Greece’s bailout offer shows us what a real pension crisis looks like

July 14, 2015

There’s a difference between real problems and manufactured ones. Greek prime minister Alex Tsipras is a man who knows a thing or two about the former.

The Greek Parliament has until Wednesday to legislate on a list of matters decided by the European Union or it will lose the offer of a bailout and face bankruptcy.

One of those matters is the pension system. Under the terms of the agreement reached on Monday morning in Brussels, Greece must legislate for an ambitious reform of the pension system. These reforms include an increase to the retirement age and ending top-up payments for poor pensioners.

Greece’s pension spending is high, relative to a tax-to-GDP ratio which has been consistently low. Even with substantial reforms to the system over recent years, the OECD still expects that Greece’s spending on pensions will be around 15 per cent of GDP by the middle of the century.

Despite this, just under half of all pensioners in Greece are receiving a pension below the EU poverty limit of 665 euros per month. So that’s quite a quandary to be in, a pension system ranked among the worst in the world in terms of sustainability and still not providing its citizens with a decent standard of living.

At the other end of the spectrum, on the other side of the world, with the system ranked best for sustainability is a country called Australia. Yet with the barest scintilla of democratic scrutiny, the Government and the Greens recently instituted a new pension means test based on the idea that our system is unsustainable – nay, a system of false entitlement.

As Government Minister Kevin Andrews said, “With the population ageing at the rate that it is, we’ve got to ensure in the future that we’re able to sustain the welfare system, otherwise we’ll find ourselves in 10 or 15 years’ time in the situation that some of the countries in Europe are in.”

Meanwhile, the OECD projects that Australia’s age pension spending will be 4.9 per cent of GDP in 2050.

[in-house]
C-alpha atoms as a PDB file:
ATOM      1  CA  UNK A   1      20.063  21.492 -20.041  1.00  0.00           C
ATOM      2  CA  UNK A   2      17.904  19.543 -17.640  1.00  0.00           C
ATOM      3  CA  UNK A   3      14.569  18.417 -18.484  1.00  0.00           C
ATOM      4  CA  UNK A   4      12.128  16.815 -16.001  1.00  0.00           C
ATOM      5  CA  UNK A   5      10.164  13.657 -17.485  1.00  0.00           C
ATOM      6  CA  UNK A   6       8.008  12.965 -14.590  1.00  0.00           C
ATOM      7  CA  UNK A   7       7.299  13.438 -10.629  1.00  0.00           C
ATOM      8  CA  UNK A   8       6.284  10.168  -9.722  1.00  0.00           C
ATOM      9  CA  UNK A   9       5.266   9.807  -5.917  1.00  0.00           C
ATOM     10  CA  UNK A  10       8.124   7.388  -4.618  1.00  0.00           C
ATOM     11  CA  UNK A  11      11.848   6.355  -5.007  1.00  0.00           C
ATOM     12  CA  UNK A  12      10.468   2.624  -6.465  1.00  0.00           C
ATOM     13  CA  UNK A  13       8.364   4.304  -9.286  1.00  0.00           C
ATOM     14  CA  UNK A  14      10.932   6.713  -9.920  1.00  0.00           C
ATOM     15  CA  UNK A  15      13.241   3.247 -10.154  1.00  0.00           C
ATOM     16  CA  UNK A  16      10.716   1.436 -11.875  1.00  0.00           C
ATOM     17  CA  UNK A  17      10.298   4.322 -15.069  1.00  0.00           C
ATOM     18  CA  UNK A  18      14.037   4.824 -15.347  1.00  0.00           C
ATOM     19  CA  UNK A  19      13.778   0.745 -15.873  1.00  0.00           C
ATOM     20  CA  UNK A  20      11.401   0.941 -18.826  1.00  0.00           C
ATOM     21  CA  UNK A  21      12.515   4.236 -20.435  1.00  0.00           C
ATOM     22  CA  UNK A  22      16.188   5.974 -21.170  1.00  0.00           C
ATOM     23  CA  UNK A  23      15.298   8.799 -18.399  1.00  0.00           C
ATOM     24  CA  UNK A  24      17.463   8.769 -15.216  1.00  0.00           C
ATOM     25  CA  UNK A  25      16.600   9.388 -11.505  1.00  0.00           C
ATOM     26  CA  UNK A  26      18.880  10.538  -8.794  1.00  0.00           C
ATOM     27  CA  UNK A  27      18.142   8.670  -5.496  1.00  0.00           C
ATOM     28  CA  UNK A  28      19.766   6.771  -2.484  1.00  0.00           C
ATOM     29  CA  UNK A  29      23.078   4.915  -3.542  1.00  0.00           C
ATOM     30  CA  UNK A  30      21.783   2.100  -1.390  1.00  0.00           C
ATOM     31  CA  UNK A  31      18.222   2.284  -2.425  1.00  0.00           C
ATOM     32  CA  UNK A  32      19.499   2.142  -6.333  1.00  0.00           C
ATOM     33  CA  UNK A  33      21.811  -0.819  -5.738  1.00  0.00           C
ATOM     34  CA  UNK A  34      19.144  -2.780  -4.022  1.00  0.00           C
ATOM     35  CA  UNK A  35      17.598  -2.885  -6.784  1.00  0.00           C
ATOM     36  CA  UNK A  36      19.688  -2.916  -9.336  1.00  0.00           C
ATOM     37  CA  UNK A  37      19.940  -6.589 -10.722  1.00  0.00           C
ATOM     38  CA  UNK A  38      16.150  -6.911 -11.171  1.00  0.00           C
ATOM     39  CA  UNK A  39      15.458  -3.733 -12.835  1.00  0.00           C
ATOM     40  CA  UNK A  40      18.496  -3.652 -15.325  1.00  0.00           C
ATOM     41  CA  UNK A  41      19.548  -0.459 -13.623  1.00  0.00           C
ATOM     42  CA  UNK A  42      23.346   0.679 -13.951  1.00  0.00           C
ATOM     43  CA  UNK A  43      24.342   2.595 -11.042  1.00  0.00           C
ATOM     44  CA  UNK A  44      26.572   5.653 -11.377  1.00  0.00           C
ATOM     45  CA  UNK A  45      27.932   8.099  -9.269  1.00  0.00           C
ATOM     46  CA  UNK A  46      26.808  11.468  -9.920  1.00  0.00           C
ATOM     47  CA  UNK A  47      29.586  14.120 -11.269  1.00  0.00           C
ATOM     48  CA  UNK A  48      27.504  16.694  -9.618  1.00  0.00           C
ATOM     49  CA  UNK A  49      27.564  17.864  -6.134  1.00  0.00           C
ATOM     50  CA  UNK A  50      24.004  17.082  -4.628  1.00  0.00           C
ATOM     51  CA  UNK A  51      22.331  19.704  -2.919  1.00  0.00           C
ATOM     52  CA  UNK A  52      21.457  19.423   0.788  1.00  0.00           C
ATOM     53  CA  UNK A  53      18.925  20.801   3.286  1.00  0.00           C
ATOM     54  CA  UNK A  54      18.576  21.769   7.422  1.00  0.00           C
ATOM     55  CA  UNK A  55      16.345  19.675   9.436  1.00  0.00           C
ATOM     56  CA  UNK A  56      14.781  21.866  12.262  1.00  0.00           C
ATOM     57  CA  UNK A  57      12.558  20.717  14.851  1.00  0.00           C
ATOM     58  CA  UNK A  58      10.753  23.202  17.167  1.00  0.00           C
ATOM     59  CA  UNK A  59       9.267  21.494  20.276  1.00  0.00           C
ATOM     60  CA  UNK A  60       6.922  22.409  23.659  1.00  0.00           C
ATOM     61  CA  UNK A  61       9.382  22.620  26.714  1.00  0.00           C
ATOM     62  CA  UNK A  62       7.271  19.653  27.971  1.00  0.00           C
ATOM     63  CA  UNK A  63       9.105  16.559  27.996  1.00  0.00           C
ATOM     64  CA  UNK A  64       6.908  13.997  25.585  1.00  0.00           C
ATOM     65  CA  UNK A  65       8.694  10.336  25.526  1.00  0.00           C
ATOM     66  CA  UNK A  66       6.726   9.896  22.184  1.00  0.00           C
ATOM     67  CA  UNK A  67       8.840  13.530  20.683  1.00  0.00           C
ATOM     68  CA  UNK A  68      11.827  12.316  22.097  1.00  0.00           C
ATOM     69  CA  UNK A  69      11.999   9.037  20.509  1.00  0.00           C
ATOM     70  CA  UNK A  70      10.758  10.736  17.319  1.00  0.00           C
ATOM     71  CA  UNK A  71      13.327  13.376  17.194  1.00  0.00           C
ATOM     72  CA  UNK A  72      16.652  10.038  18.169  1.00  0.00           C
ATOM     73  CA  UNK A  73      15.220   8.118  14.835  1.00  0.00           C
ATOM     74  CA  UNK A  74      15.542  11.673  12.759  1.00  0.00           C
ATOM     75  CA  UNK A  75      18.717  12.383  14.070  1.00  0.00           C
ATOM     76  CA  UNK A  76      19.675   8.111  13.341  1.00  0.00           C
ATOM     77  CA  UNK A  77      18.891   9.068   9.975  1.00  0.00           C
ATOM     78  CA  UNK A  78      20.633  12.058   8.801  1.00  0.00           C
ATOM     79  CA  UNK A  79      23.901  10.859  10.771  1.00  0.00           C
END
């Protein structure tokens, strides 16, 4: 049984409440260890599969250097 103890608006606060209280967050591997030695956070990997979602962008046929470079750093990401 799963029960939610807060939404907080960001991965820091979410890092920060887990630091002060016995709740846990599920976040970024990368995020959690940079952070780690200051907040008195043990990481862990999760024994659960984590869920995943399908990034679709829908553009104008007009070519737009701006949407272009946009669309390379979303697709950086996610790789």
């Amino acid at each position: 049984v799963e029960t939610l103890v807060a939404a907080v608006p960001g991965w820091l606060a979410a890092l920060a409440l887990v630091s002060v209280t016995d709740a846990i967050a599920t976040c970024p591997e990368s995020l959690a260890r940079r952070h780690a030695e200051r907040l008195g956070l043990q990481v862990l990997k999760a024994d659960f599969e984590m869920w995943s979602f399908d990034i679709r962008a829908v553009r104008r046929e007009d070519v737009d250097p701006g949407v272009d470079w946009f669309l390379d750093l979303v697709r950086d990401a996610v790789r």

The $2.4 billion estimated savings over the forward estimates from the Government’s deal with the Greens should have been used to increase the base pension rate up to the point where the change is budget neutral. Why? Because Australian pensioners on the full pension are living below the poverty line. They do not even have ‘modest’ incomes according to standards used by the retirement incomes industry.

To give some light and shade to these abstract concepts, regular hair cuts, bottled wine and the finances to run an air conditioner all count as a ‘comfortable’ lifestyle. The standards are also based on the assumption you own your home.

The deal had to be framed as a savings measure because of the manufactured idea that we have a pension sustainability crisis. Australia should be increasing taxation through the private pension system. Labor has shown that some minimal changes to tax on super earnings of more than $75,000 and contributions for incomes of more than $250,000 can generate significant savings.

Instead, we are left with an isolated change to the public pension system based on a ‘deal’ between the Government and the Greens where the Government agrees to ‘consider’ changes to superannuation.

It serves as yet another example of how bizarre, how warped, things have become in Australia that the debate over our pension system is on the same terms as that in Greece. Manufactured problems.